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The Red Branch Tales
     

The Red Branch Tales

5.0 2
by Randy Lee Eickhoff
 

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Praise for Randy Lee Eickhoff's The Ulster Cycle

"A national epic of stature, the memorability of The Iliad and The Odyssey."-Robert Fagles, author of the definitive translation of The Iliad

"An informal translation of the Irish classic Togail Bruidne Dá Derga, now with extra detail, sexual nuances, and booming voices,

Overview

Praise for Randy Lee Eickhoff's The Ulster Cycle

"A national epic of stature, the memorability of The Iliad and The Odyssey."-Robert Fagles, author of the definitive translation of The Iliad

"An informal translation of the Irish classic Togail Bruidne Dá Derga, now with extra detail, sexual nuances, and booming voices, sometimes told in bawdy dialogue. Prose passages are often given wings by alternating with Eickhoff's rhymed, clear-spoken modern verse. Sprawling and wonderful."-Kirkus Reviews

"The Raid is one of the world's great adventure tales. Rollicking, bawdy, sometimes hilarious, ultimately both tragic and glorious, the tale is of epic proportions yet never loses the human dimension. In retelling Ireland's premier myth, Eickhoff has been true to the land and the people. His translations are excellent, but of equal merit is the clarification that he brings to an intensely layered, often obscure story. This book is a joy and belongs in the library of everybody who loves Ireland."-Morgan Llywelyn, international bestselling author of 1916

"In this translation of a famous Irish epic, Eickhoff brings this rousing adventure tale to a modern audience. Readers interested in mythology and Irish folklore will thrill to this fast-paced epic, which should please both scholar and layperson alike."-Booklist

"An amazing piece of work. This version has a marvelous ring of authenticity. This is what those wild pagans were really like before the priests got to them!"-Thomas Fleming, author of the New York Times bestseller The Officers' Wives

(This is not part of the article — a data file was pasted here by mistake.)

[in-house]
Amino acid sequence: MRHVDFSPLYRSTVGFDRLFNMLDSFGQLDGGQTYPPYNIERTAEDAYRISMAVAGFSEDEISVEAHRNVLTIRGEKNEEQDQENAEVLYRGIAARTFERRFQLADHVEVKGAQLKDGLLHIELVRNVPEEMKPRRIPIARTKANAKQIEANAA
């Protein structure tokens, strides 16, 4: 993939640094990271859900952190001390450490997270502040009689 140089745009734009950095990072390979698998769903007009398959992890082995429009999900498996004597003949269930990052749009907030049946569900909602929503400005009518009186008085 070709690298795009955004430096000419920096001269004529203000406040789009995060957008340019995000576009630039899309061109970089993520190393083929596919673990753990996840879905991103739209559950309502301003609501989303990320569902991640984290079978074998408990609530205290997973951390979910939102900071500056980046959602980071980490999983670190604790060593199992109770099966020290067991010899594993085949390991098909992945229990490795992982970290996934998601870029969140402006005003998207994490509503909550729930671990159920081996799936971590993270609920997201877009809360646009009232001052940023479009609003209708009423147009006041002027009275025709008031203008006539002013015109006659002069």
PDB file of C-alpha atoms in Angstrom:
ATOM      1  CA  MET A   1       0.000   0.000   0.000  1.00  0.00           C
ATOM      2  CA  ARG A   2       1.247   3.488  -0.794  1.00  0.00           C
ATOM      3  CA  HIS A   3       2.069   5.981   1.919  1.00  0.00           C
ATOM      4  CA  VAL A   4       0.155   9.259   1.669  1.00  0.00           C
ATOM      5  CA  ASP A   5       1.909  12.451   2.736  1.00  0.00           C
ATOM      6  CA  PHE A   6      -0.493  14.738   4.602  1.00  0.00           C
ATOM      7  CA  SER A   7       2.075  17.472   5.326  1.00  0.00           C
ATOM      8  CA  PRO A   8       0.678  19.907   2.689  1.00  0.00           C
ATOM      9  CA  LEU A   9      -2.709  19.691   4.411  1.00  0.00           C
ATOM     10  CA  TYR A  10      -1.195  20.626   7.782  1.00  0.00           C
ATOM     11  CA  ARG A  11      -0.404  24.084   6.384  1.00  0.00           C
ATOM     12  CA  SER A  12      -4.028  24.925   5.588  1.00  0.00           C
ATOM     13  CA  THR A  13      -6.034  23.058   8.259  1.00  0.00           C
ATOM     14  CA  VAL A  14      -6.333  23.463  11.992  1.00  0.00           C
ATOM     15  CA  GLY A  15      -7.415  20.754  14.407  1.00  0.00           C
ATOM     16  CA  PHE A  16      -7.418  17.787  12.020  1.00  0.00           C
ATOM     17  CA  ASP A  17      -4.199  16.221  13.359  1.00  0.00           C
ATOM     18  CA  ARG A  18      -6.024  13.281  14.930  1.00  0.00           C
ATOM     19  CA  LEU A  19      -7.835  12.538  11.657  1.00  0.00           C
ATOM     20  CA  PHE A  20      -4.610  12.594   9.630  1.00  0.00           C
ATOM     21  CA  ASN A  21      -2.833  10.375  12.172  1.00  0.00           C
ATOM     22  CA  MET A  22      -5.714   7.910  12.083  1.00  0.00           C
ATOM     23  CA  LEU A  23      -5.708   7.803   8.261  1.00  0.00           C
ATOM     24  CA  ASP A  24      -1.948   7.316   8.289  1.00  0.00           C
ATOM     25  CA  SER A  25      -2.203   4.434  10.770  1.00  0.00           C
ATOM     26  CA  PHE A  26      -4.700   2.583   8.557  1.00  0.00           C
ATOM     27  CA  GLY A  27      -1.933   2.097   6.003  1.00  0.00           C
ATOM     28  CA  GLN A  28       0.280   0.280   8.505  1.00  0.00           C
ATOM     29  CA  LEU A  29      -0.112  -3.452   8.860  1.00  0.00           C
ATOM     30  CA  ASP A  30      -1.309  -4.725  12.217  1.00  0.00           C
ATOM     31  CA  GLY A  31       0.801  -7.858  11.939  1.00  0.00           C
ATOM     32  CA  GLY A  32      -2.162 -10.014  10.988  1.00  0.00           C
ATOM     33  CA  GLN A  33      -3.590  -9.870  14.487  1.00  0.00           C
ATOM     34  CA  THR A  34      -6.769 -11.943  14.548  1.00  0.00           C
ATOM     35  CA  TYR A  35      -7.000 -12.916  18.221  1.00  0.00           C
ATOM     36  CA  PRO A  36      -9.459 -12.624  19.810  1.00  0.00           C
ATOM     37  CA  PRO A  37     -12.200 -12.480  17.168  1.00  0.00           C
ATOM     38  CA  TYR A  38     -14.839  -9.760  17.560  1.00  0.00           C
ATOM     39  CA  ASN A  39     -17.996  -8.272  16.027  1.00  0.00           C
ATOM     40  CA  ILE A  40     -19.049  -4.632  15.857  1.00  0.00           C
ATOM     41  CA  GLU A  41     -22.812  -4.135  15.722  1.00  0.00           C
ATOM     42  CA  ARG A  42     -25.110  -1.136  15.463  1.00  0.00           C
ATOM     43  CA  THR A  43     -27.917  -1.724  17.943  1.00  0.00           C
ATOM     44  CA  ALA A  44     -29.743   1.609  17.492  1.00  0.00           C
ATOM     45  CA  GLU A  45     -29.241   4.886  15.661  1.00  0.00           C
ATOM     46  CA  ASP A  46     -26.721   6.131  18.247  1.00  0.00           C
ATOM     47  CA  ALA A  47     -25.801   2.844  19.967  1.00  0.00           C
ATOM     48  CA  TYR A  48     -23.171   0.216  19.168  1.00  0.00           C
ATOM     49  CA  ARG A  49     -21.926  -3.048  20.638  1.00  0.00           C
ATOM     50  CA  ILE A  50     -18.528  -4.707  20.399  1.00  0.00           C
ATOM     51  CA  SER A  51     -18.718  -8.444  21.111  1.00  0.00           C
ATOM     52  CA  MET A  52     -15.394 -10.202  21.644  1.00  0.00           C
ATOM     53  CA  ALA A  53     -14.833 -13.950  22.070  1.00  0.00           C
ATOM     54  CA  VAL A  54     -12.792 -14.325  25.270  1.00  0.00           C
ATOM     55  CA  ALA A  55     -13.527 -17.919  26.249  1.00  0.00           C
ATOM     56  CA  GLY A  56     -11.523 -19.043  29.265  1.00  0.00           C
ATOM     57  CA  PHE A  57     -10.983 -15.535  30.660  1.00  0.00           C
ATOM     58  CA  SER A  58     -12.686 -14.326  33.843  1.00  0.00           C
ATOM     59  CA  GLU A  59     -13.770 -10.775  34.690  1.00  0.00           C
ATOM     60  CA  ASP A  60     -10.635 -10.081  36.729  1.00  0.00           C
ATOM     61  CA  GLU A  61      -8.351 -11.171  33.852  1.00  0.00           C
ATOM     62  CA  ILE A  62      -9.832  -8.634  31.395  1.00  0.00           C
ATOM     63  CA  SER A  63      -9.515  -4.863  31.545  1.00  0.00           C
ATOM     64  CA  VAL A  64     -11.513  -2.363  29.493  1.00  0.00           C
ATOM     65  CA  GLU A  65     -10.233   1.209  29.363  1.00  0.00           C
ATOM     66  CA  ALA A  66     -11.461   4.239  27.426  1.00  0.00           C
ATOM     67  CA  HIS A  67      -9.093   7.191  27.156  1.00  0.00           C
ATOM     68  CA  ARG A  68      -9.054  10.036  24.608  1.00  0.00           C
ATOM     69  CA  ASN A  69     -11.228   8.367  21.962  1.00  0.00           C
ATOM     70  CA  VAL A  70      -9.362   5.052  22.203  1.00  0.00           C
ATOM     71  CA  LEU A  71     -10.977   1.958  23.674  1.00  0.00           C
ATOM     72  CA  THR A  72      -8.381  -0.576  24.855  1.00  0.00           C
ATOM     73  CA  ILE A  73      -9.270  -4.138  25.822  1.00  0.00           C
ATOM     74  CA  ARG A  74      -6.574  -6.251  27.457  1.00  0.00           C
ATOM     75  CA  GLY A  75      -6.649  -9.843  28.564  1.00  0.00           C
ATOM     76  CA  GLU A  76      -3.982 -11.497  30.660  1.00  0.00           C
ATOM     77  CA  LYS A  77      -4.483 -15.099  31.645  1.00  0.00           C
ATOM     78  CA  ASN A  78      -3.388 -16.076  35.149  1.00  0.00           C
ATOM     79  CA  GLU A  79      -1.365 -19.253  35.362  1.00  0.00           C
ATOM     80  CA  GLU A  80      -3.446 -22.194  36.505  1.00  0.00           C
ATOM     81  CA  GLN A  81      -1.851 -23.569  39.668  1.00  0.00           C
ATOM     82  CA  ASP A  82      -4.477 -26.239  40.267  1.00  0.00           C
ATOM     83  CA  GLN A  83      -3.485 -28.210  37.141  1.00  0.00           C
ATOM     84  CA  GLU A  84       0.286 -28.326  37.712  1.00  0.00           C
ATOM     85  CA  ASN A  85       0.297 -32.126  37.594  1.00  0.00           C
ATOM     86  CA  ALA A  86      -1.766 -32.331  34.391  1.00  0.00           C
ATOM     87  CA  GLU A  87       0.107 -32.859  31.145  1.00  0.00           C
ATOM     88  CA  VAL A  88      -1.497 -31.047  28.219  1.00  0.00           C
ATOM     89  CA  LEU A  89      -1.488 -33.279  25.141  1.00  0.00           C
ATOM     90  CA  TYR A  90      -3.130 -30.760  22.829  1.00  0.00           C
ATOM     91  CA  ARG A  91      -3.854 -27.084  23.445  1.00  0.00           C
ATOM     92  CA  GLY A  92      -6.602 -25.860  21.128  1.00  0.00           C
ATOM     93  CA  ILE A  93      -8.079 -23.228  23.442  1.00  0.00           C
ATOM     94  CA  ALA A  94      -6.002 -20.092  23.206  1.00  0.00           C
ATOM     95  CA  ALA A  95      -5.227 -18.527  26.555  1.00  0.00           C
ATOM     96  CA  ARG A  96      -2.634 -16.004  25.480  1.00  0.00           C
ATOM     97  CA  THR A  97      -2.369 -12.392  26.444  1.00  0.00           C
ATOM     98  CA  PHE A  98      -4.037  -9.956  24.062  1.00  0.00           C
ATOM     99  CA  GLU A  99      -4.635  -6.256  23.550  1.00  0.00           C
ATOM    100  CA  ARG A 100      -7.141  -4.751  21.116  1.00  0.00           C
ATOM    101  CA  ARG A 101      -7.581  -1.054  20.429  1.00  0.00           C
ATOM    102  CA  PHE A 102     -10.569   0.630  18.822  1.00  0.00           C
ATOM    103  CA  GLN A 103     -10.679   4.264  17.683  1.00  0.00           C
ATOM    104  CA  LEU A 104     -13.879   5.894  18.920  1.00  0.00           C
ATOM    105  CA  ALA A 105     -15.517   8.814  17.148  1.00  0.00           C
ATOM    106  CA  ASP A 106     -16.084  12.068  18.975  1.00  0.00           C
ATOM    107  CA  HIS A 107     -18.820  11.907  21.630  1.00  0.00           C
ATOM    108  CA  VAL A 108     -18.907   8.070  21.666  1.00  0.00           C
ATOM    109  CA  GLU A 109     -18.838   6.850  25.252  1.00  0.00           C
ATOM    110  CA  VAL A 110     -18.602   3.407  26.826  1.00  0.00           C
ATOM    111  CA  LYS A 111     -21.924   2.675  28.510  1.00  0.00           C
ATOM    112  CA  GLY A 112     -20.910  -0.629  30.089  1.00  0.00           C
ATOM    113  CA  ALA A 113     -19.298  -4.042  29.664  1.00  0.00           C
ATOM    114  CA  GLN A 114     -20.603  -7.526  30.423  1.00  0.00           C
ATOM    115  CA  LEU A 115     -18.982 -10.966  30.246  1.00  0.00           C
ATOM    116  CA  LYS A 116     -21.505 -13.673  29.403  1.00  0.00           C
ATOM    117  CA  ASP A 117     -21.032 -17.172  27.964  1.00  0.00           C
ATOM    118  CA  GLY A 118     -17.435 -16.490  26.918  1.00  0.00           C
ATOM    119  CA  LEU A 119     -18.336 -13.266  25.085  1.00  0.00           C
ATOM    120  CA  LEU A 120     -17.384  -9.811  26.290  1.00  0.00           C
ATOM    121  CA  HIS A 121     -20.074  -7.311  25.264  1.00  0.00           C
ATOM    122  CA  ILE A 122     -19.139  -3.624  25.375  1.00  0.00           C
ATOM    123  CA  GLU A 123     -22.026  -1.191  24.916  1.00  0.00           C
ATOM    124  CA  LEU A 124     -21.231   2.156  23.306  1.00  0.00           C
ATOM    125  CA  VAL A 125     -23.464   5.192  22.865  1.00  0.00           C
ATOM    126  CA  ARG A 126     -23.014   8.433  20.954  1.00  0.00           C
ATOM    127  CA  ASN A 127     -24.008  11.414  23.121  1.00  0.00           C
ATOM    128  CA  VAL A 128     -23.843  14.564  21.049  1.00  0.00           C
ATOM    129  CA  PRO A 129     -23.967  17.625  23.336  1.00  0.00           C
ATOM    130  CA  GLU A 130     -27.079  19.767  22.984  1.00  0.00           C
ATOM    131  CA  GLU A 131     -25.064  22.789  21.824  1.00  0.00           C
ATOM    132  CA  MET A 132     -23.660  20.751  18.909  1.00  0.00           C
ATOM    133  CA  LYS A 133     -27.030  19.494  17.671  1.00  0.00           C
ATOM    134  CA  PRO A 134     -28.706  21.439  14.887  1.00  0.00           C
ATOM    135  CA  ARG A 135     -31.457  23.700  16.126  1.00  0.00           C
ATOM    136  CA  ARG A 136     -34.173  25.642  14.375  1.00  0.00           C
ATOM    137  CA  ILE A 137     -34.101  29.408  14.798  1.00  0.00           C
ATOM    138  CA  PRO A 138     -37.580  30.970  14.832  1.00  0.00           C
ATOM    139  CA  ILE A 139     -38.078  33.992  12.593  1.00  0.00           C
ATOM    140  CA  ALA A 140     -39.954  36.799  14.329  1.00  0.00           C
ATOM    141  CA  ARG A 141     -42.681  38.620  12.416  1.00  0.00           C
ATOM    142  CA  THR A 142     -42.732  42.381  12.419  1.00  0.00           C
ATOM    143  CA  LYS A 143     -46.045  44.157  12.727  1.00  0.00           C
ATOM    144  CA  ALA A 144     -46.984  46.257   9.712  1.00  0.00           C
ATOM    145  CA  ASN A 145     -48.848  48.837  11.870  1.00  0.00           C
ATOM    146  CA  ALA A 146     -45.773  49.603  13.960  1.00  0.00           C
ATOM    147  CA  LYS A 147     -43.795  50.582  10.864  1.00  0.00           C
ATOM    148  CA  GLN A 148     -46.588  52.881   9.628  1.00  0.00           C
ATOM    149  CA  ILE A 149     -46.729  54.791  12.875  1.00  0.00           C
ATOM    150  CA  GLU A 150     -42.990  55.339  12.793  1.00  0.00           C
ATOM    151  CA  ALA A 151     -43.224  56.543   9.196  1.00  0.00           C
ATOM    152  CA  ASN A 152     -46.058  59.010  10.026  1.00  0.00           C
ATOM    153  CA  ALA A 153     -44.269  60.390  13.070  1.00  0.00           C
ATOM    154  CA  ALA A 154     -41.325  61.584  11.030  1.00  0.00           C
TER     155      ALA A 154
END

"A resounding read that echoes across the ages."-David Nevin, the New York Times bestselling author of Treason

Editorial Reviews

Kirkus Reviews
New translations by veteran Celtic scholar Eickhoff (The Destruction of the Inn, 2001, etc.) of more than 30 early Irish tales and fragments. Ancient Irish literature is an acquired taste, even for the Irish, and readers dipping into Eickhoff's meticulously organized and annotated anthology may find themselves reminded on occasion of Frank McCourt's recollections (in Angela's Ashes) of little boys in Limerick combing through the folklore for descriptions of Cúchulainn winning his wife in a peeing contest. All of these tales date from well before the arrival of the English in the 12th century, and they portray a world of clans that is almost pre-agrarian and given heavily to the heroic arts of war and conquest. As the author puts it in his introduction, "Ancient Irish stories are categorized as Destructions, Cattle-raids, Courtships, Battles, Cave Stories, Voyages, Tragedies, Adventures, Banquets, Sieges, Plunderings, Elopements, Eruptions, Visions, Love Stories, Hastings, and Invasions." Most of the selections here, in fact, are written renditions of much older bardic odes, and their content is usually aptly summarized by their titles ("The Battle of Etair," "The Wooing of Luaine," etc.). Like all heroic tales, they use a highly formal and ornate rhetoric ("A wrathful brown hero is there and a fair, splendid hero, and a valiant champion who could rival a king with thick, yellow-red hair that is like a honeycomb at the end of harvest"), but they also rely on comic antics and ribaldry (in "The Intoxication of the Ulster Men," a tribe defends itself by having its women strip naked before the bashful Cúchulainn, knowing that he will turn his back on them) to a much greater degree than theNorse sagas. The "Fragments" collected at the end are a mixture of incomplete tales and miscellaneous proverbs ("Sufficiency is better than a multitude"). Eickhoff's translations are fluid and easy, but this is a rarefied work that will appeal almost solely to scholars and serious Celtophiles.